In Hyderabad, we usually go on a spree of doing fieldwork in hot summer, as that’s the time schools shut down for long vacation. On a day the temperature was running as high as 45’c in the afternoon, we were up for a visit to Bhavana, one of our research participants that lives in a deprived neighbourhood in the midst of the city. While travelling by taxi, my colleague Madhavi and I realised that even an air-conditioned car was not good enough to withstand the heat. It was terribly hot outside. We reached Bhavana’s house at around 2 pm. The appointment was fixed few days back in consent with Bhavana and her father, so we were hoping that the family might be waiting for us to arrive. To our surprise, we have seen the entire family sleeping on the floor when we reached Bhavana’s house. The door was not closed and there was no curtain too, so the family members sleeping inside the house were visible from outside. The family lives in a tiny, unfinished, asbestos covered concrete house that is partitioned into two door-free rooms out of which a room is converted for multi-utility: living cum bedroom and also a place to run a home-based petty shop. So, one can imagine how congested that place would be for a family of six to sleep.
We called Bhavana’s name mildly. Hearing our voice, her father and mother got up in hastiness and then by seeing us they hurried waking up their children too. Apparently, Bhavana’s two elder brothers appeared to be annoyed with them (I was sure they might be irritated by our untimely presence too) and they slowly made a move out of sight in ire. I don’t know where they had gone but they just left home half sleep. Bhavana’s father said the family attended a wedding previous day so the entire family was awake till late night. He was on a self-explanatory mode on describing why they were taking a nap after lunch. Bhavana didn’t even look at us and she went out straightway to wash her face. I don’t remember where her mother had gone. The situation was very embarrassing for us and I felt very bad for affecting the rhythm of their family life.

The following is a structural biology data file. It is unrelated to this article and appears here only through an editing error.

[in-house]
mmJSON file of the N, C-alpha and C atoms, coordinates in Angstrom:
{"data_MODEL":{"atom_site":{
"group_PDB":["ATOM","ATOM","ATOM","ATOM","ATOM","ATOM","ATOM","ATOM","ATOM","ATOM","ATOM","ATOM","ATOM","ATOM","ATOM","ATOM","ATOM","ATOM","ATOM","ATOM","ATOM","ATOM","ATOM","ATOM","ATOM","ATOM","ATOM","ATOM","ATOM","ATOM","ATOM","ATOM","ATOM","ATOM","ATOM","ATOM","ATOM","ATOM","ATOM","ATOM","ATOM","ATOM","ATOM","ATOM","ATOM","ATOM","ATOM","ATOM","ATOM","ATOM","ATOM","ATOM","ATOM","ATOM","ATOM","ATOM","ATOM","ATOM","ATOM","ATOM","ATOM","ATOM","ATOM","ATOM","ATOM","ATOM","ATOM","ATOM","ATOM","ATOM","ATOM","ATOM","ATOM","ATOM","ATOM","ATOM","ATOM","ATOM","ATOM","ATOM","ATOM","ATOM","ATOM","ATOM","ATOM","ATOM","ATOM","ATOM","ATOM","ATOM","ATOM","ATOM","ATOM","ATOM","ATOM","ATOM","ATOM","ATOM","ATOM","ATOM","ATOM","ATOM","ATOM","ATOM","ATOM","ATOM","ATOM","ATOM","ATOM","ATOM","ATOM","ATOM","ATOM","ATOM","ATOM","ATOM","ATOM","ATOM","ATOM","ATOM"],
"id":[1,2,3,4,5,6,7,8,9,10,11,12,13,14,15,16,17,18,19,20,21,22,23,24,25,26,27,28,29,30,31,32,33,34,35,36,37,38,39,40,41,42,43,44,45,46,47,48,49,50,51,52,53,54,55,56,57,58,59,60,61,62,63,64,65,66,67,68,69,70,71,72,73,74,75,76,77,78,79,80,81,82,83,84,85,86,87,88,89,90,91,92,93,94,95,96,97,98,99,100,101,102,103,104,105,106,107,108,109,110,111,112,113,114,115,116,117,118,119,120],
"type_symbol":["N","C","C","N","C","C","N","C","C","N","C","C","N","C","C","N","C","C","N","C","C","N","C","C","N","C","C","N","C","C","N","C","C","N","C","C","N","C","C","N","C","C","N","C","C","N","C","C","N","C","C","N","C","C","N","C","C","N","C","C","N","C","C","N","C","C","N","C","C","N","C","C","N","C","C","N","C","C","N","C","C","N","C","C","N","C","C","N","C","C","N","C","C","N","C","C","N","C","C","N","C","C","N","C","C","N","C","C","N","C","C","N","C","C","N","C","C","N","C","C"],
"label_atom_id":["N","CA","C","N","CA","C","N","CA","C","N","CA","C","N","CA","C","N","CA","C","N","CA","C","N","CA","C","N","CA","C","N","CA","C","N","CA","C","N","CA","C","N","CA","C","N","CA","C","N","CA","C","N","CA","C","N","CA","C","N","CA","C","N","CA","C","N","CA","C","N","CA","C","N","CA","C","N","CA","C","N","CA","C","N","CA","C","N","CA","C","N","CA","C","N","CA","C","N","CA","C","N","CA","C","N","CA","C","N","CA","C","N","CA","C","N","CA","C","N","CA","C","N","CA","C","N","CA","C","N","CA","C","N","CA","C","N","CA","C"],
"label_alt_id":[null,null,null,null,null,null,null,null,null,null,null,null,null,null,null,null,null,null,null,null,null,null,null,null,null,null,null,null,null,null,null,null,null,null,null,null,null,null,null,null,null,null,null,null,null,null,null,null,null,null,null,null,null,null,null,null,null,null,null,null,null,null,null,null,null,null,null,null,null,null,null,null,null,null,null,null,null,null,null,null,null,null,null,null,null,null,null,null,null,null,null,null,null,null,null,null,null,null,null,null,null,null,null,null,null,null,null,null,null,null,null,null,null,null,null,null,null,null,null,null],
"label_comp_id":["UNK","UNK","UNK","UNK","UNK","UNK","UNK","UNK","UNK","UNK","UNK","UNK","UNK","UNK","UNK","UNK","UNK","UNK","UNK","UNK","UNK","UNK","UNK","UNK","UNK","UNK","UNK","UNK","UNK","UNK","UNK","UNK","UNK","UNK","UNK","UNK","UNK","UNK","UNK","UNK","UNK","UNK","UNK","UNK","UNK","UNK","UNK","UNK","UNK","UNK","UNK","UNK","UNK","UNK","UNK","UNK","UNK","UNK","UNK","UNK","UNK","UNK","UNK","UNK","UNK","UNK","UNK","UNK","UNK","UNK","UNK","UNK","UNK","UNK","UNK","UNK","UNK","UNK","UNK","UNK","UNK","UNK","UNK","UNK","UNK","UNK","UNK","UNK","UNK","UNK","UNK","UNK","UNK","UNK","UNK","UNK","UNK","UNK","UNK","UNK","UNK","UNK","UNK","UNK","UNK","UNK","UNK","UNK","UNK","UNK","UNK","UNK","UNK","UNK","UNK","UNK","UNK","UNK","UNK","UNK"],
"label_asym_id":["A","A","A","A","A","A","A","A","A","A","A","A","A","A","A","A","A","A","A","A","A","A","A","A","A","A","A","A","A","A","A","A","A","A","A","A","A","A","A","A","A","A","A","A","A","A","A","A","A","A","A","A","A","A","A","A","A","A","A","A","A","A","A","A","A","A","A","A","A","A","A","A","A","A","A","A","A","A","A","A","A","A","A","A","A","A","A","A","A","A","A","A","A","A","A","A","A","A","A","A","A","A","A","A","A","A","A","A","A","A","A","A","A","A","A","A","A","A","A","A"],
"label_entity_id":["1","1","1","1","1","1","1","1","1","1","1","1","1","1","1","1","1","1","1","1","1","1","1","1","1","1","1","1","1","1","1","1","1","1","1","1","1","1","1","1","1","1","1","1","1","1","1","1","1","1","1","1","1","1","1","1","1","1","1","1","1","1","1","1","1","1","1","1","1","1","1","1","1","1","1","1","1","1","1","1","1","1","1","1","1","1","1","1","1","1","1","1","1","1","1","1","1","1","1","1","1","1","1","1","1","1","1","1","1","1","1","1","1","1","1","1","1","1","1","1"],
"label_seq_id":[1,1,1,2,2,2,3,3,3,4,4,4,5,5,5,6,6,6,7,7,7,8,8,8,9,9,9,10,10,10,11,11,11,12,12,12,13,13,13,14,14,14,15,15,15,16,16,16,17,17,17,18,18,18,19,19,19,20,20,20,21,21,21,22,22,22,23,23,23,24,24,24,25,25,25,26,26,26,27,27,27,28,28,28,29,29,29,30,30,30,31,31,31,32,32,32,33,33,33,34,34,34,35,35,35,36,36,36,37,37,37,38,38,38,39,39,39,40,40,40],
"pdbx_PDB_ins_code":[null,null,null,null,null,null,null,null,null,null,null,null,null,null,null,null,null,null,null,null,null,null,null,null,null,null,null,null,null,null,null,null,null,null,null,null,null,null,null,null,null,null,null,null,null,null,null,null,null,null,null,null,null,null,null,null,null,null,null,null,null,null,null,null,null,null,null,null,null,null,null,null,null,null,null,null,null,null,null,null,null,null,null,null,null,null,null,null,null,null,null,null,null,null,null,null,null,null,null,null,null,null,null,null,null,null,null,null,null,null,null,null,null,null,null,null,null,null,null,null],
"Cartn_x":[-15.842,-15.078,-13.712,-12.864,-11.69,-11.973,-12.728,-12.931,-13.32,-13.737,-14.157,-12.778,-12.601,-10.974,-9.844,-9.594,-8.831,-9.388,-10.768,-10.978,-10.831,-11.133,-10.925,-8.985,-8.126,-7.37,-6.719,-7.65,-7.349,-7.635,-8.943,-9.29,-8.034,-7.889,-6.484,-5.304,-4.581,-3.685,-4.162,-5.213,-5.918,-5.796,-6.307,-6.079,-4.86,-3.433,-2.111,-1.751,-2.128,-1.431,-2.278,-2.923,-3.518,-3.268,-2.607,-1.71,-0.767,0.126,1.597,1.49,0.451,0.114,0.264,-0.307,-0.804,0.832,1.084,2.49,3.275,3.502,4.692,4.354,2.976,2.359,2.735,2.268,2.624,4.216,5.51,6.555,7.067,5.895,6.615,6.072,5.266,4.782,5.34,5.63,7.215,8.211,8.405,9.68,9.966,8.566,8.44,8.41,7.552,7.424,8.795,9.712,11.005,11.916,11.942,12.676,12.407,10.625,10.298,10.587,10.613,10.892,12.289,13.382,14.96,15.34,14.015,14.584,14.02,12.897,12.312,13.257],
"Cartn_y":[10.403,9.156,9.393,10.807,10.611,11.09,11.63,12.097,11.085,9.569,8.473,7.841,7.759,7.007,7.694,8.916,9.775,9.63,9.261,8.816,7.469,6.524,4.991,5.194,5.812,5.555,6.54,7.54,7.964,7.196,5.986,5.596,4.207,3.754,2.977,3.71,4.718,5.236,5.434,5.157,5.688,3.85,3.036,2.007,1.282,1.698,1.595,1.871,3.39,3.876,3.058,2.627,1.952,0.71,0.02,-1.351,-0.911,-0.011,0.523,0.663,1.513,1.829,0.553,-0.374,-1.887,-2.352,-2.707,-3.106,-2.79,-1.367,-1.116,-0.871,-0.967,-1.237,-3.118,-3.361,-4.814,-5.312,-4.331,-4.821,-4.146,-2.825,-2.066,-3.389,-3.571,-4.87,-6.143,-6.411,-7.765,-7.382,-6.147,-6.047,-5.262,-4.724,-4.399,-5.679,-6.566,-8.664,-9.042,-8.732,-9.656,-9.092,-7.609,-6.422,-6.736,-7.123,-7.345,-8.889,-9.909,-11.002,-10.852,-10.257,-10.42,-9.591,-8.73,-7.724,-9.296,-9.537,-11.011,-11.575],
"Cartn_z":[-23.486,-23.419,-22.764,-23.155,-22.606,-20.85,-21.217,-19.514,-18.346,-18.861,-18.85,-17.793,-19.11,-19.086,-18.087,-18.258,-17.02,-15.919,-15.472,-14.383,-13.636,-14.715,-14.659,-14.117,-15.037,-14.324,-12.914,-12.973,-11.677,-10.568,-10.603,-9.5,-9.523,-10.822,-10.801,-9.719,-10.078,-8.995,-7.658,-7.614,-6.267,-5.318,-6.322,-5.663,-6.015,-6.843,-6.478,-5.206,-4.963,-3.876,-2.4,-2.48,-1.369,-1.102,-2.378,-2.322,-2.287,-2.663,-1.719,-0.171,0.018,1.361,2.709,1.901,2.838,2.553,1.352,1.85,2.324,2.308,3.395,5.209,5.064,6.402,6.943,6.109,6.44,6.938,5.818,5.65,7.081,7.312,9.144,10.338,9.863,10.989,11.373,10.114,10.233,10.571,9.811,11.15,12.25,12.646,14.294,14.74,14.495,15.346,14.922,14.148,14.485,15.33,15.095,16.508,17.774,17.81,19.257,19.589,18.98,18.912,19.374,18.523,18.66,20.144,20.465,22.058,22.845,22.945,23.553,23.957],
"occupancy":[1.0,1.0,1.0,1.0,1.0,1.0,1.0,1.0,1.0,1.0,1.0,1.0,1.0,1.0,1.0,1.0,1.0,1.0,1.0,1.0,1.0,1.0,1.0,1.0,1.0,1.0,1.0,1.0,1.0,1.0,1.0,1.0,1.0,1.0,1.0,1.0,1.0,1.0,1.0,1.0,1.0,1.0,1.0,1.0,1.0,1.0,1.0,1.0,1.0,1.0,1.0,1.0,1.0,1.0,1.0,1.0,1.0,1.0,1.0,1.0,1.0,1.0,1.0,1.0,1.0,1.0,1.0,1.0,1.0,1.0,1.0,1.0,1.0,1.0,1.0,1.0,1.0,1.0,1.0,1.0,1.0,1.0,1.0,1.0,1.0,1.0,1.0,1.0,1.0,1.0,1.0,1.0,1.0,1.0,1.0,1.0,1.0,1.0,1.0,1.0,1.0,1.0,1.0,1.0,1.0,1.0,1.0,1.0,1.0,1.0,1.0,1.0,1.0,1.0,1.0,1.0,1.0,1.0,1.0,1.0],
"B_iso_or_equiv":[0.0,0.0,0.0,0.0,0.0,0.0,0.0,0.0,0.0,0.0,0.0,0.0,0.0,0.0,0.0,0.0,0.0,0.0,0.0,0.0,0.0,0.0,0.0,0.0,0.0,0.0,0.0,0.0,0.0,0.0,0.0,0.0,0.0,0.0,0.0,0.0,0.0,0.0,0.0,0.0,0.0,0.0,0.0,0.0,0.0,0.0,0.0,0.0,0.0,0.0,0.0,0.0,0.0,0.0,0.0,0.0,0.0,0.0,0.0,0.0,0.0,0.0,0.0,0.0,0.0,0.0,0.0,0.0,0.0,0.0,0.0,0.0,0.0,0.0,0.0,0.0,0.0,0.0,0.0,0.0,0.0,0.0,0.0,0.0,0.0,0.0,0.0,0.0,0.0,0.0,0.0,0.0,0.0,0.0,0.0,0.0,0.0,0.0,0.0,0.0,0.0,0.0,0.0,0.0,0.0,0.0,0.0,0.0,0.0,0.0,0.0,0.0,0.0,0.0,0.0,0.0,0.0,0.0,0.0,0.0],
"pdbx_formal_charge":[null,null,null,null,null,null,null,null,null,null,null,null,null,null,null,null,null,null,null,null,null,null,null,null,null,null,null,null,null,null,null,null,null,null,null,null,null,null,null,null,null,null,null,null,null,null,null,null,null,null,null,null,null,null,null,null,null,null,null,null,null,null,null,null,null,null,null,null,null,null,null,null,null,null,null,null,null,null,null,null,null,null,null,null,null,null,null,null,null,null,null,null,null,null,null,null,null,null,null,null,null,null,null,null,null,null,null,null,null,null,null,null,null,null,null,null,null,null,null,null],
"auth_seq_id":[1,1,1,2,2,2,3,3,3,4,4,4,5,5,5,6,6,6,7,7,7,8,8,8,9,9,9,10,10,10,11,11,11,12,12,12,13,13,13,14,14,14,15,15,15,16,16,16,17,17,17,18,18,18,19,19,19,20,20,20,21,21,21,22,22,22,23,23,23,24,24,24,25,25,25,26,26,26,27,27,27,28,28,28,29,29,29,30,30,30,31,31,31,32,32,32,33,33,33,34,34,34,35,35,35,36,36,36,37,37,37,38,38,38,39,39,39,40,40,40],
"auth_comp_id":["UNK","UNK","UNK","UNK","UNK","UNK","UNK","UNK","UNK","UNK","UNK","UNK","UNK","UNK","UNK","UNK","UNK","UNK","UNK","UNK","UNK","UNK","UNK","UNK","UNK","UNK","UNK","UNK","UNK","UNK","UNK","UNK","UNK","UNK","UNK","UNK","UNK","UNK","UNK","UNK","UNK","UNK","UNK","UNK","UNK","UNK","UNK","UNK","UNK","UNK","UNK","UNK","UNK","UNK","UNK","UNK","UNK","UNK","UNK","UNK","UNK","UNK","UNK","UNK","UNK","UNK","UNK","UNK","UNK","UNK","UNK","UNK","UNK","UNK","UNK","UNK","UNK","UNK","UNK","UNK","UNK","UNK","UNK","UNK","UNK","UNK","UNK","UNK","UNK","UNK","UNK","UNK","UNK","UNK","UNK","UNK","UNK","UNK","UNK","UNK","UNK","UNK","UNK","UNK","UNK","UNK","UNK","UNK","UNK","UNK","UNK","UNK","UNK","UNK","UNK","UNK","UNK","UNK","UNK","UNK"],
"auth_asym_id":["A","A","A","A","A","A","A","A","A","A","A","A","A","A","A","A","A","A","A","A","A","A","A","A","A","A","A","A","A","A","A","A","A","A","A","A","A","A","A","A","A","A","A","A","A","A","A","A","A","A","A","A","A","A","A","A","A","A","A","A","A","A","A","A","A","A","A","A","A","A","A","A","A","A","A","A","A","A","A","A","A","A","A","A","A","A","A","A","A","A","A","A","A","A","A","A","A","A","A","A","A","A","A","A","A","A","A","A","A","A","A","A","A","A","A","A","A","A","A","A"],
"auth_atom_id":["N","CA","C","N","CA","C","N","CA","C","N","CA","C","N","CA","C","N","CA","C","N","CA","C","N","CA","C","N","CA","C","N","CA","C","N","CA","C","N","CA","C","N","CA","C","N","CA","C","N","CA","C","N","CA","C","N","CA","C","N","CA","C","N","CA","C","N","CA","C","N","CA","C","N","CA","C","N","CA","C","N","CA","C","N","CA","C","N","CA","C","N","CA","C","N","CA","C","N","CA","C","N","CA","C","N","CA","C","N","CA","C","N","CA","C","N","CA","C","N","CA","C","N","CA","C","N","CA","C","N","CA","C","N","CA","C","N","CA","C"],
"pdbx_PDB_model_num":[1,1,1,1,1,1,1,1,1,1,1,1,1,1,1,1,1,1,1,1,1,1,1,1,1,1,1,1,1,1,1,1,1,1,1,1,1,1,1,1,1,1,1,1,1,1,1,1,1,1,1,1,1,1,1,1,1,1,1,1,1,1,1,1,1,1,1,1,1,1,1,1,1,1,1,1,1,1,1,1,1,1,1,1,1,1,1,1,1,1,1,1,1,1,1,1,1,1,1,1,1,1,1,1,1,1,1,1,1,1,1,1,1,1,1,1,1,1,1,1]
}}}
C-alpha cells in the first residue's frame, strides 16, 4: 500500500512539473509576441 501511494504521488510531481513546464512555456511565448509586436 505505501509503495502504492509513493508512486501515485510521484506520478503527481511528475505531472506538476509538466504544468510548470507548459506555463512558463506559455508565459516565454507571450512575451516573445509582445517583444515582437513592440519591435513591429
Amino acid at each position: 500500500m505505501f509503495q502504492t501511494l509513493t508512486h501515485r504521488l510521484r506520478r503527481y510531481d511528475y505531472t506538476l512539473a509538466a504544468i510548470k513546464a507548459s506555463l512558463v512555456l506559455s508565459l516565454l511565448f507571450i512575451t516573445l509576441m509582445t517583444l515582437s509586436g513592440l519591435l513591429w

This is not the only family or this is not a one-off event with this family that we encountered such an awkward moment in our 18 months of fieldwork. In fact, we have seen on other occasions the television being switched off with some discontentment midway through watching a movie; the people resting in the room had been cleared off; siblings of our respondents had been told to sit quiet or get of out of home in order to give some private moments for us with our research child. From what we observed, it’s obvious that our presence has created some discomfort to the entire family members and they had been subtly forced to adjust their routines so as to accommodate us in their lives. Even with the best of our efforts, we couldn’t avoid such uncomfortable situations.
It’s common knowledge that doing research requires some sort of privacy to comply with various methodological and ethical frameworks. In contrast, rather than working with the child alone, as expected, most of the times we ended up working with the entire family and/or with siblings, mainly because the physical space was the constraint for some families in Hyderabad. Privacy, a prerequisite for confidentiality, was always looked like a challenge in some settings especially where the living space for the entire family was minuscule or the social bond in the community was very high that the members of the community don’t bother to walk-in to others’ place without appointment or approval. In her fieldwork with young childless mothers in Kerala, India, Riessman (2005) illustrates how she struggled to convince local people about privacy in conducting interviews and eventually her expectation of confidentiality was forsaken.
Much of the literature on research ethics in social sciences, especially childhood research, engages with issues around access, gatekeepers, consent/assent, privacy, anonymity, confidentiality, risk, harm, recognition, ownership/authorship and so on, and those topics are discussed mainly at the individual level. But, what we had experienced in our fieldwork is our continued on-going negotiation of access in terms of physical space with the group, i.e. the entire family – the child, siblings, parents and others if it was an extended/joint family. The practical problems posed in reality suggest that the ethical issues we faced in the field are far from the ‘ideal’, especially when the ethical frameworks are exported.
Such ethical complexities also instigates us to think about doing research from the utilitarian point of view – why the entire family needed to be troubled just for the sake of doing research with a member of the family? At the time of sampling recruitment, we negotiated our access only with our participants and then with their parents as gatekeepers but not with others in the family. So, it’s obvious that as researchers we are wielding power over the family in a surreptitious way. We not only enter into the life of a child but also to the domain of the family life to some extent.
Riessman, C. K. (2005) Exporting ethics: a narrative about narrative research in South India, Health: An Interdisciplinary Journal for the Social Study of Health, Illness and Medicine, 9 (4): 473-490. DOI: 10.1177/1363459305056414.